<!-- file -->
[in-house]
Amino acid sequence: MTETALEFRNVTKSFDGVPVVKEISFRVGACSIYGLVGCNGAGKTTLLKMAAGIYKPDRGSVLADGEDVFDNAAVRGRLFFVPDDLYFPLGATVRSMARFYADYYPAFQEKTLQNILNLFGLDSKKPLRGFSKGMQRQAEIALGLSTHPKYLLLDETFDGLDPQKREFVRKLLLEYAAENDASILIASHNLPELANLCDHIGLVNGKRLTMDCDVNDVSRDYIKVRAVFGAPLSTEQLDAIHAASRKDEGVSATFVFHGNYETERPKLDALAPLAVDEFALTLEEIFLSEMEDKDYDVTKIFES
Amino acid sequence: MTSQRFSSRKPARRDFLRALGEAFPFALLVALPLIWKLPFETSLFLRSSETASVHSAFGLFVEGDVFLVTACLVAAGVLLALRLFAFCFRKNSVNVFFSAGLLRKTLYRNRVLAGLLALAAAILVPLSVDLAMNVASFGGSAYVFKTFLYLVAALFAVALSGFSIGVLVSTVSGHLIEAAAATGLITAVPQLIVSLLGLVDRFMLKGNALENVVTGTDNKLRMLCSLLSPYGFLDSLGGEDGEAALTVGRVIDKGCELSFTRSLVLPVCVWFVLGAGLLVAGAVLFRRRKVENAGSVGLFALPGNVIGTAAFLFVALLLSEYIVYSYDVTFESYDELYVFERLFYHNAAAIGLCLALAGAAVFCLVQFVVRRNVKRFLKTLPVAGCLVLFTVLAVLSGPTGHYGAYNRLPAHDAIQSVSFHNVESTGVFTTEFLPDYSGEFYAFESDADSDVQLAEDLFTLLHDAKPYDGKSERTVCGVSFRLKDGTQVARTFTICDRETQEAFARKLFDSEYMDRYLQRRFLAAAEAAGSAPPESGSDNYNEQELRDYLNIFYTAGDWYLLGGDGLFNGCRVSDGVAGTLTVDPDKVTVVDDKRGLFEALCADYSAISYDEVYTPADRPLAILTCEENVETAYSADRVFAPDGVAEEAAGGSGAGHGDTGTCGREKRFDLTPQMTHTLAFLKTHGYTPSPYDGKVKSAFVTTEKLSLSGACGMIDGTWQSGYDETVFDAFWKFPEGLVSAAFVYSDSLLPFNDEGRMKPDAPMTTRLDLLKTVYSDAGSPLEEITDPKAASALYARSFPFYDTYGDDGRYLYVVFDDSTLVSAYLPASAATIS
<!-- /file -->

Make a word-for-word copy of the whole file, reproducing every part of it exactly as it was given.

[in-house]
Amino acid sequence: MTETALEFRNVTKSFDGVPVVKEISFRVGACSIYGLVGCNGAGKTTLLKMAAGIYKPDRGSVLADGEDVFDNAAVRGRLFFVPDDLYFPLGATVRSMARFYADYYPAFQEKTLQNILNLFGLDSKKPLRGFSKGMQRQAEIALGLSTHPKYLLLDETFDGLDPQKREFVRKLLLEYAAENDASILIASHNLPELANLCDHIGLVNGKRLTMDCDVNDVSRDYIKVRAVFGAPLSTEQLDAIHAASRKDEGVSATFVFHGNYETERPKLDALAPLAVDEFALTLEEIFLSEMEDKDYDVTKIFES
Amino acid sequence: MTSQRFSSRKPARRDFLRALGEAFPFALLVALPLIWKLPFETSLFLRSSETASVHSAFGLFVEGDVFLVTACLVAAGVLLALRLFAFCFRKNSVNVFFSAGLLRKTLYRNRVLAGLLALAAAILVPLSVDLAMNVASFGGSAYVFKTFLYLVAALFAVALSGFSIGVLVSTVSGHLIEAAAATGLITAVPQLIVSLLGLVDRFMLKGNALENVVTGTDNKLRMLCSLLSPYGFLDSLGGEDGEAALTVGRVIDKGCELSFTRSLVLPVCVWFVLGAGLLVAGAVLFRRRKVENAGSVGLFALPGNVIGTAAFLFVALLLSEYIVYSYDVTFESYDELYVFERLFYHNAAAIGLCLALAGAAVFCLVQFVVRRNVKRFLKTLPVAGCLVLFTVLAVLSGPTGHYGAYNRLPAHDAIQSVSFHNVESTGVFTTEFLPDYSGEFYAFESDADSDVQLAEDLFTLLHDAKPYDGKSERTVCGVSFRLKDGTQVARTFTICDRETQEAFARKLFDSEYMDRYLQRRFLAAAEAAGSAPPESGSDNYNEQELRDYLNIFYTAGDWYLLGGDGLFNGCRVSDGVAGTLTVDPDKVTVVDDKRGLFEALCADYSAISYDEVYTPADRPLAILTCEENVETAYSADRVFAPDGVAEEAAGGSGAGHGDTGTCGREKRFDLTPQMTHTLAFLKTHGYTPSPYDGKVKSAFVTTEKLSLSGACGMIDGTWQSGYDETVFDAFWKFPEGLVSAAFVYSDSLLPFNDEGRMKPDAPMTTRLDLLKTVYSDAGSPLEEITDPKAASALYARSFPFYDTYGDDGRYLYVVFDDSTLVSAYLPASAATIS